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29th July 2016

New environmental permits for work on main rivers

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The rules governing works in or near main rivers have recently changed.

The rules governing works in or near main rivers have recently changed. Such works were previously covered by Flood Defence Consents (FDC). The Environment Agency (EA) website has a flood map showing whether a watercourse is a main river. Works to ordinary watercourses are still governed by the land drainage consent regime run by the Internal Drainage Board and local flood authorities.

FDCs have now been brought under the broader Environmental Permitting regime by the Environmental Permitting Regulations 2016 (EPR). Activities covered include erecting any structure in, over or under a main river, work to a structure that could affect the flow of water, dredging, diverting the flow of water; and activities near flood defence structures which may reduce their effectiveness. There are four types of control under the EPR, depending on the type and scale of activity.

  • Excluded activities are the lowest risk activities, such as erecting fencing away from the bank of a main river, clearing out sediment traps, or attaching notice boards to existing posts. There is no requirement to notify the EA, and no charge is payable.
  • Exempted activities include constructing footbridges, drinking bays, wildlife refuge structures and access platforms, and improving tracks and paths. The activity needs to be registered as exempt with the EA, and specific conditions will need to be met when carrying out the work.
  • Standard rules permits cover activities such as temporary diversion of a main river, repair of a river bank and construction of an outfall pipe. An application must be made to the EA for an Environmental Permit (EP), with a fee of £170 for one activity and £40 for each subsequent activity applied for on the same form. As with exemptions, specific conditions must be met when carrying out the activities. These conditions cover matters such as the size, scale and location of the works, when during the year they can be carried out, and what methods can be used.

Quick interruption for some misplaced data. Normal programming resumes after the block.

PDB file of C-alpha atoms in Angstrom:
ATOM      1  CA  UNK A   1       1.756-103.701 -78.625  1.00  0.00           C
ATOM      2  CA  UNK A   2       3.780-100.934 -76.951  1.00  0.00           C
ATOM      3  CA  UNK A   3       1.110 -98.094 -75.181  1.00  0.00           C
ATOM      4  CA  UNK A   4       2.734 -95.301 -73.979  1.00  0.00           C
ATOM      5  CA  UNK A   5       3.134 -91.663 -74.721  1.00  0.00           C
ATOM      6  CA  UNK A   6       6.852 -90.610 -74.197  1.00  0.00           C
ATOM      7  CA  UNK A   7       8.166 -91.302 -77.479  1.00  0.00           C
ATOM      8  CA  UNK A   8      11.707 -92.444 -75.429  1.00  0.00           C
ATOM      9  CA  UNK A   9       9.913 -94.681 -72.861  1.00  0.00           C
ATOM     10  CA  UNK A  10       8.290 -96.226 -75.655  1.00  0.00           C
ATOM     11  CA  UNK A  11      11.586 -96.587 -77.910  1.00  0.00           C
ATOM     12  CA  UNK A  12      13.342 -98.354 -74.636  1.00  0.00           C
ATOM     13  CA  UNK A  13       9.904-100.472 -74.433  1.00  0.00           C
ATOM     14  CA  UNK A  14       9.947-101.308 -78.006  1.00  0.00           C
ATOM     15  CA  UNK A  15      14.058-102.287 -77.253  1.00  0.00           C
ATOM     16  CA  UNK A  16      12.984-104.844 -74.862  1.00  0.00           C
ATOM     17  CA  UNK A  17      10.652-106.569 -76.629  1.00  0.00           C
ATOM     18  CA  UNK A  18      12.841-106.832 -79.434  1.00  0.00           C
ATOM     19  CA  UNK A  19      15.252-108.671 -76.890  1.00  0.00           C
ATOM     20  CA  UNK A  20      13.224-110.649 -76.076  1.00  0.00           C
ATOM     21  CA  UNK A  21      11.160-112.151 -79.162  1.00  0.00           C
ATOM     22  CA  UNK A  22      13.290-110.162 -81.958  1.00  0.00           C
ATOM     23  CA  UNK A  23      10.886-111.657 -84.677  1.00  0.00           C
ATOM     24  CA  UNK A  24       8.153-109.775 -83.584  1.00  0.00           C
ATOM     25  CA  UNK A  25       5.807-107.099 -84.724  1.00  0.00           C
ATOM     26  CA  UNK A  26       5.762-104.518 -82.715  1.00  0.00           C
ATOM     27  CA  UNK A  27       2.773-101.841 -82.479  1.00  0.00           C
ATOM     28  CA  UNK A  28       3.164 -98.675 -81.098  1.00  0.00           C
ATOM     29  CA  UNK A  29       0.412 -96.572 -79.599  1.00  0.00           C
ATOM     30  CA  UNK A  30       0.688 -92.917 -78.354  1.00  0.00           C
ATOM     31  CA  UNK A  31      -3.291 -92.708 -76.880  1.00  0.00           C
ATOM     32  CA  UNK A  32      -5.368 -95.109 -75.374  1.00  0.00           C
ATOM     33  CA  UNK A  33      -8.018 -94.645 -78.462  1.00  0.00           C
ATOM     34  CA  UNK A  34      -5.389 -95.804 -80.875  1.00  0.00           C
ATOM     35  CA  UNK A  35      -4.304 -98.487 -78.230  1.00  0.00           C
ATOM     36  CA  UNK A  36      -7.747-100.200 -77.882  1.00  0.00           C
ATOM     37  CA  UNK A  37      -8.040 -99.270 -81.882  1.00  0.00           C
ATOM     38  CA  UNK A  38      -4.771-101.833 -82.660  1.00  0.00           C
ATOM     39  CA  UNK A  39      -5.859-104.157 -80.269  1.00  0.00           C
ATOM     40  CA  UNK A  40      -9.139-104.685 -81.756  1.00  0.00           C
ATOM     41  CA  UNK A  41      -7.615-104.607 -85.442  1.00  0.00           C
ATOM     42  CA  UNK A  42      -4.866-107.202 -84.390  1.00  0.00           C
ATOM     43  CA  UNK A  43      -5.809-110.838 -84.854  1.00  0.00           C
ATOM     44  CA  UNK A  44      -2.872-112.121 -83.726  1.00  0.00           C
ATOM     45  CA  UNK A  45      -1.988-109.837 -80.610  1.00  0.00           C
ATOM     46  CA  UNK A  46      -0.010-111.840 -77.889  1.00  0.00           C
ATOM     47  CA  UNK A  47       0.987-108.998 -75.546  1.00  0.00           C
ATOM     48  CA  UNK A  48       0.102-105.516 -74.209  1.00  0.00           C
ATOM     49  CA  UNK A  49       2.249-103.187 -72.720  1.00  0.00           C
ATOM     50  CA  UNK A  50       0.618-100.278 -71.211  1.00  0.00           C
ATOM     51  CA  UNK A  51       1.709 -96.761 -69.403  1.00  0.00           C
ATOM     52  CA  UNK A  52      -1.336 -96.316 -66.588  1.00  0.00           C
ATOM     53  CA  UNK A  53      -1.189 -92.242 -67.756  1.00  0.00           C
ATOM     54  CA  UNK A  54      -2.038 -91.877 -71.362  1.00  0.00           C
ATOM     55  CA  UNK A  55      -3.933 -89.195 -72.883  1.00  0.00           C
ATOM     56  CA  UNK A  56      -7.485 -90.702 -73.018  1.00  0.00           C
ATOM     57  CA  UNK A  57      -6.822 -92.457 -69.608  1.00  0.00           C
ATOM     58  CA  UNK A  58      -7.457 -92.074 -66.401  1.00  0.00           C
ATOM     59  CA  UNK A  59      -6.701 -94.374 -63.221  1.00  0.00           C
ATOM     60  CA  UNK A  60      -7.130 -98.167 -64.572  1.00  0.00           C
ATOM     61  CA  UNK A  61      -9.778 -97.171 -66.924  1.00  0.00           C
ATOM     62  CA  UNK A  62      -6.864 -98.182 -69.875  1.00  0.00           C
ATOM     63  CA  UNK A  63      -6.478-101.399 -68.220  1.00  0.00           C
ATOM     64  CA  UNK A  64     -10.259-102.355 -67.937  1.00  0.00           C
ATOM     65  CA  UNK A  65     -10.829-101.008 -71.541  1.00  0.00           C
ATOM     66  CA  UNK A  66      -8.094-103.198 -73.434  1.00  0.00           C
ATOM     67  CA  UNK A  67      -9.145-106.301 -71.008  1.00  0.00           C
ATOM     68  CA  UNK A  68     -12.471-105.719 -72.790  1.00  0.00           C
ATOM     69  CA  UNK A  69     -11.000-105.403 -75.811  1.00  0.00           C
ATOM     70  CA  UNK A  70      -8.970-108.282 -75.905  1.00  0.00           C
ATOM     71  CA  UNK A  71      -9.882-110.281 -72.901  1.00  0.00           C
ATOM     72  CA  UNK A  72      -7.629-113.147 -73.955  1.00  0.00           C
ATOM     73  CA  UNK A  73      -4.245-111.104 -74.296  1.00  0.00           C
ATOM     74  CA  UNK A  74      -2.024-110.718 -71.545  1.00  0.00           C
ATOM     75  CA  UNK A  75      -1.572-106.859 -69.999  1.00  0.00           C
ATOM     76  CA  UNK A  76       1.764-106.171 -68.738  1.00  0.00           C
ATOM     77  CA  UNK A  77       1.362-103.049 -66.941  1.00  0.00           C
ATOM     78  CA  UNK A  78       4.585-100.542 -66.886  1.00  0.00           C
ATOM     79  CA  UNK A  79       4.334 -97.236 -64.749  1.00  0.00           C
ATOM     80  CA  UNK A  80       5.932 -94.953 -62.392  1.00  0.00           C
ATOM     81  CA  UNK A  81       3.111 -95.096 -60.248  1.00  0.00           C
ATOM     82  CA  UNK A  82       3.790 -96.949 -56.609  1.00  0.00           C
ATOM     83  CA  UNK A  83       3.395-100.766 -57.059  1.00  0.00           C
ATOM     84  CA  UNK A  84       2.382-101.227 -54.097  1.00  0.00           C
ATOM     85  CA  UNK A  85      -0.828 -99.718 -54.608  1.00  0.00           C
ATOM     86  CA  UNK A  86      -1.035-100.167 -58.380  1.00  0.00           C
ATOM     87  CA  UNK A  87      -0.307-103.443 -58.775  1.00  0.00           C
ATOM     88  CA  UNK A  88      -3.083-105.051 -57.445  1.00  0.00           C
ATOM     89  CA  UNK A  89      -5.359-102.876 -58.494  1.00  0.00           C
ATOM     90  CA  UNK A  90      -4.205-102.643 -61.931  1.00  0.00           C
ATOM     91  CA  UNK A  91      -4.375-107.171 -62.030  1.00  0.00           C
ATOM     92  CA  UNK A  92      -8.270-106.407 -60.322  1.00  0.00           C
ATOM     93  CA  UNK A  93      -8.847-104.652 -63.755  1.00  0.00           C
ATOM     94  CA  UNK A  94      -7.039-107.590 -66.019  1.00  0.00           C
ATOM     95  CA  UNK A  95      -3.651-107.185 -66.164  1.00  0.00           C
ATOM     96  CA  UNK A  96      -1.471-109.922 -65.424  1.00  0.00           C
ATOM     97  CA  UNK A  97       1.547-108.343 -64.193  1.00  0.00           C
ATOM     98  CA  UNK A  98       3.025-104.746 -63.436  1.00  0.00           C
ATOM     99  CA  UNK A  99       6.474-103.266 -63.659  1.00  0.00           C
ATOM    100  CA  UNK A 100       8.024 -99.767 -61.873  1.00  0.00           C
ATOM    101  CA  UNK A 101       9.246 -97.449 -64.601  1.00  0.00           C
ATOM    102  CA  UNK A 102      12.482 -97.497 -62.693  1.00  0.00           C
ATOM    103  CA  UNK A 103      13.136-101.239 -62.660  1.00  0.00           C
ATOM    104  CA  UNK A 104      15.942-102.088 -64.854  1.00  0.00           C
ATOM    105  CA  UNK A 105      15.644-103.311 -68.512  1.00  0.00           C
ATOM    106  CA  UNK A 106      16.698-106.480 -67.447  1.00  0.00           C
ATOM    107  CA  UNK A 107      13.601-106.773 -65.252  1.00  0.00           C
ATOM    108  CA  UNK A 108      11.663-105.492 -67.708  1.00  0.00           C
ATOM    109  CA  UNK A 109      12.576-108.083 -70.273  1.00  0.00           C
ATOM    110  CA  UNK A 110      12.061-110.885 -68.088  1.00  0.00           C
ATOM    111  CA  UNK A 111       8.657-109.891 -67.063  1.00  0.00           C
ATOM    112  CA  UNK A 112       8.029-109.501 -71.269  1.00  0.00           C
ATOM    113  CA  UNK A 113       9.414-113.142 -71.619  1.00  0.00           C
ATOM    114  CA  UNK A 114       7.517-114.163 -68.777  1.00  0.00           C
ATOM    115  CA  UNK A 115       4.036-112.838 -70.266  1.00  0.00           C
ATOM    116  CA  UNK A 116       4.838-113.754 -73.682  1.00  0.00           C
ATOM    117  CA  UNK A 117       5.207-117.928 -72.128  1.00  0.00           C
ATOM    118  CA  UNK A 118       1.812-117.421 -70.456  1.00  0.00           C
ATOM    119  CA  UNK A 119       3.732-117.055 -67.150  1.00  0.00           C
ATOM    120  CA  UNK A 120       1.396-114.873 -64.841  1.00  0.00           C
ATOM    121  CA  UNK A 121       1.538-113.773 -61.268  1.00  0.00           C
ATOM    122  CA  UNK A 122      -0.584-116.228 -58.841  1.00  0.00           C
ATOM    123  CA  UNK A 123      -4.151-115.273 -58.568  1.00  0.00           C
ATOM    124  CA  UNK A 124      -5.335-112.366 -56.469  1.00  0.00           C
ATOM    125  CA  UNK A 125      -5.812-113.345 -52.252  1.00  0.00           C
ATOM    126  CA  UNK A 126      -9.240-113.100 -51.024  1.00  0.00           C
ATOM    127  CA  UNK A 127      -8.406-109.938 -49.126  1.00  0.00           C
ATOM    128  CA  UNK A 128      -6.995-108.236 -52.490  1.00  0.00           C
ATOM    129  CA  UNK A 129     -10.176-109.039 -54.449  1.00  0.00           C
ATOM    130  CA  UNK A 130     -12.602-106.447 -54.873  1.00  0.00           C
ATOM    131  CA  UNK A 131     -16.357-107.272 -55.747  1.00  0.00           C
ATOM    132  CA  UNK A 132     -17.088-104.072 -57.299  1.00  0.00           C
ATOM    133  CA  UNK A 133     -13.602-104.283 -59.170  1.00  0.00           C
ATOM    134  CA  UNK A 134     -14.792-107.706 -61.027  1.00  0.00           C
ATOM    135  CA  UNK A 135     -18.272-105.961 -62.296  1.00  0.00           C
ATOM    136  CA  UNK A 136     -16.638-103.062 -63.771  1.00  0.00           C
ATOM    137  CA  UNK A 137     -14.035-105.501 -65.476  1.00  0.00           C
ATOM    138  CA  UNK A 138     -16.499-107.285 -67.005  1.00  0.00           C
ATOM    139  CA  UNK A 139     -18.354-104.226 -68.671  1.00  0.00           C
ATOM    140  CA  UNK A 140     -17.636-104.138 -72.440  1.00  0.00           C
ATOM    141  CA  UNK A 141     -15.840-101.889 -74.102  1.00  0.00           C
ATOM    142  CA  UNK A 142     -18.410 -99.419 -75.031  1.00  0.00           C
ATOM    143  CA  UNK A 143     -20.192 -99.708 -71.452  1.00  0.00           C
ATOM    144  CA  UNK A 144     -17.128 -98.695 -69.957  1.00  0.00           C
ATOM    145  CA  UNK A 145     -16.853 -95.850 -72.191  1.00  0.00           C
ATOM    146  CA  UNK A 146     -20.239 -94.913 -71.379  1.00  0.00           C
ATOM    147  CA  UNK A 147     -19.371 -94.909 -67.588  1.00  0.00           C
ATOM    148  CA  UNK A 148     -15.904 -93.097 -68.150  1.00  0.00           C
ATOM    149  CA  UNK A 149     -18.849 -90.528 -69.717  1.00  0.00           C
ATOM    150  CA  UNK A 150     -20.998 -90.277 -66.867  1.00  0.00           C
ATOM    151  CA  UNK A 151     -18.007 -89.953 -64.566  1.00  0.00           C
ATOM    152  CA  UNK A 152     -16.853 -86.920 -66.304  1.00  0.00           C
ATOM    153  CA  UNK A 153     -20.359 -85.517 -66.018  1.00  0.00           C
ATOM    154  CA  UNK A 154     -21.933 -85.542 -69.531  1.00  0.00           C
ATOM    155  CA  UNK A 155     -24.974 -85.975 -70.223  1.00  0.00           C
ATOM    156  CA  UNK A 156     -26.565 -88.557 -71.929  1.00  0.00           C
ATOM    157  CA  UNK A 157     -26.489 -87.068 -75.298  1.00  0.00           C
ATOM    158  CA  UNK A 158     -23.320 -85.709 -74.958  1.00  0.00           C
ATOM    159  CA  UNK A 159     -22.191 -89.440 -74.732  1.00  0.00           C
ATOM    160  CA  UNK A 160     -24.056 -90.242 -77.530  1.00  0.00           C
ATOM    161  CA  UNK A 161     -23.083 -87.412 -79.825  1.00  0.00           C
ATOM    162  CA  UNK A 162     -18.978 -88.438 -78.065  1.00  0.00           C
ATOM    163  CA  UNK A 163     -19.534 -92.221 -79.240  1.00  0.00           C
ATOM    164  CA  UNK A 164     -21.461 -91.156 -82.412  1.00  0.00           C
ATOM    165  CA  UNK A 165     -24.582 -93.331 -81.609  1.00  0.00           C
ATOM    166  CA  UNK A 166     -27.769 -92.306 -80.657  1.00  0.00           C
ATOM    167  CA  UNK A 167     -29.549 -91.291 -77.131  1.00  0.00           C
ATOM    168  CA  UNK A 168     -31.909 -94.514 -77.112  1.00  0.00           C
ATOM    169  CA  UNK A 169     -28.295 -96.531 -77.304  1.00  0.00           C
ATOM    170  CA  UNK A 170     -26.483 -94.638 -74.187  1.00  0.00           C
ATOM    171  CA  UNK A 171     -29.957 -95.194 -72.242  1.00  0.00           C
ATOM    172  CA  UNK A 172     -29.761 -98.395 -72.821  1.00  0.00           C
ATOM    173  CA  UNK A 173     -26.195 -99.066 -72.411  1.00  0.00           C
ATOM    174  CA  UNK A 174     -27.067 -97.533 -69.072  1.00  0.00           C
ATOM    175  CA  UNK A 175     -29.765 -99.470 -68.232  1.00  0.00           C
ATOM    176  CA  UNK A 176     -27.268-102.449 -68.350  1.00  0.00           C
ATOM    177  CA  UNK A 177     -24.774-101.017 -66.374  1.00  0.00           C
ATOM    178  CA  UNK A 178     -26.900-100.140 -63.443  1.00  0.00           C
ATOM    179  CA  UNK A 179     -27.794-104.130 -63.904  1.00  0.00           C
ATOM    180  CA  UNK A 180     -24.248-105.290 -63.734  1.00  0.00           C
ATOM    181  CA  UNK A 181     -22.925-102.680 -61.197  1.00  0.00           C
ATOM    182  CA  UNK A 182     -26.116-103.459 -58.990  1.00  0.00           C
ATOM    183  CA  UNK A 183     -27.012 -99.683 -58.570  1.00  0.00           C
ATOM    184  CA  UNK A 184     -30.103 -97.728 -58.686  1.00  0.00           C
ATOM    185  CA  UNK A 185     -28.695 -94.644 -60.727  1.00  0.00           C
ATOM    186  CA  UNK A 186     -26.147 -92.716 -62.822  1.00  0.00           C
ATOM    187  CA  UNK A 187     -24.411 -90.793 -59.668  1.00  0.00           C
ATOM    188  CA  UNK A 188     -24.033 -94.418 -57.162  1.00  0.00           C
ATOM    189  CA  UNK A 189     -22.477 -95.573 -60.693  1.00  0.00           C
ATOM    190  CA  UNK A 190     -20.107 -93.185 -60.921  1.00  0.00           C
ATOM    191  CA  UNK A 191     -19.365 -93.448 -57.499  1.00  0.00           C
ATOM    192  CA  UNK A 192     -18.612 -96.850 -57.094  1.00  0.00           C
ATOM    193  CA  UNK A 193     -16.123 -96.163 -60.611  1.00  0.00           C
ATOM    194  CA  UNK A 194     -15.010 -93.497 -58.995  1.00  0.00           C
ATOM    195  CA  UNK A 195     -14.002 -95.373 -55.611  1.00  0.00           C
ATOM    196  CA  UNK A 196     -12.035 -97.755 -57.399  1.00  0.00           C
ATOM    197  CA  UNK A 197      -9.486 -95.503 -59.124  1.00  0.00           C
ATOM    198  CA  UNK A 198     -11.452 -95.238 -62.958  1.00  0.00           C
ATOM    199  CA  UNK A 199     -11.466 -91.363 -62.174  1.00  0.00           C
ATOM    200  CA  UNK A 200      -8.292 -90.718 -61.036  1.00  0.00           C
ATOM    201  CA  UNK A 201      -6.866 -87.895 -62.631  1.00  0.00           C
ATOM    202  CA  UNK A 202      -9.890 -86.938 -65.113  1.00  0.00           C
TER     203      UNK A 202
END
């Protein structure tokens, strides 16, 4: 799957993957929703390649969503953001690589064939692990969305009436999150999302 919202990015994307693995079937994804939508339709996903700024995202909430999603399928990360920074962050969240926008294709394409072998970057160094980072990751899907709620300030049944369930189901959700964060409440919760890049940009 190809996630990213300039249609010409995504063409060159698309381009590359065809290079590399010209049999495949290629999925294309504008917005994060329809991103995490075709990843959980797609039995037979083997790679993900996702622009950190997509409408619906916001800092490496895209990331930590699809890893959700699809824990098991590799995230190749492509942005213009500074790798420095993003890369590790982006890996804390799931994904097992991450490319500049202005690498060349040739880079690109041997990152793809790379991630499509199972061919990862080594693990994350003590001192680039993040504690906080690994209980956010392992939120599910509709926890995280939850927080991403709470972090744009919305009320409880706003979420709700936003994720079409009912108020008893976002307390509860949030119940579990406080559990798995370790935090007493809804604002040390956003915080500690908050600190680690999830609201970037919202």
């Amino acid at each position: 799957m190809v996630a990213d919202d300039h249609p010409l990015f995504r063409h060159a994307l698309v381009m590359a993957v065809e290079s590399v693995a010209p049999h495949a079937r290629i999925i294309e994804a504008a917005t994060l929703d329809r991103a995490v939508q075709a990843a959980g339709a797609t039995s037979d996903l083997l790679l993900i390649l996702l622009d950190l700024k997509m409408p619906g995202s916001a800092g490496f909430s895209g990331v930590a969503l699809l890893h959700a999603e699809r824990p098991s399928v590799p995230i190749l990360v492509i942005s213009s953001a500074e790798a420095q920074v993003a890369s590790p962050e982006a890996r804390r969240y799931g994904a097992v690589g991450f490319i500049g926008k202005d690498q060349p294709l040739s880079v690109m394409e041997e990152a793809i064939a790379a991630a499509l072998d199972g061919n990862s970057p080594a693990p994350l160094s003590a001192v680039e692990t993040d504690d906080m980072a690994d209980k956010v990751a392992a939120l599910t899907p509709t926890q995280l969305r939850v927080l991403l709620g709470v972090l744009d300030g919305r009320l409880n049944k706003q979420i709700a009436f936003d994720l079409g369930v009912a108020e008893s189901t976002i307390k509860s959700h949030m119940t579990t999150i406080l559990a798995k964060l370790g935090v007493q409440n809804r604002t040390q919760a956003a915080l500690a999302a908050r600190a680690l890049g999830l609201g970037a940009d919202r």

• Bespoke permits are needed for any works not covered by the first three categories, or where the conditions cannot be complied with. An application to the EA is required, and a bespoke fee is payable. There must be a management system in place, and a risk assessment must be completed.

There are transitional provisions in place for existing FDCs. If the FDC is for an activity that is now excluded under the EPR, it will lapse and the activity can continue. If the FDC is for an activity that is now exempt, it will be kept on record by the EA and treated as though it has been registered. If the FDC is for an activity that now needs an EP, it will automatically change to an EP. If the FDC is for an activity not covered by the EPR, it will lapse. Individuals and businesses carrying out work under an FDC must therefore check if the activity is covered by the new regulations.

The changes to the regime also allow dredging of up to 1.5km of ditches, drains and previously straightened watercourses that are main rivers. Up to 20 metres of other types of main river can also be dredged. This is an exempted activity so the EA must be notified but no fee is payable. Importantly, the dredging cannot be carried out within 5km upstream of sites such as Special Protection Areas, Sites of Special Scientific Interest and Local Nature Reserves.

Farmers have welcomed the cut in red tape and fees for small scale activities. However, where a permit is still required, the fee has increased from £50 to £170. Detailed guidance and application forms are available on the Government’s website.

For more information please contact Emma Bowman on 01223 461155 or click here to email Emma.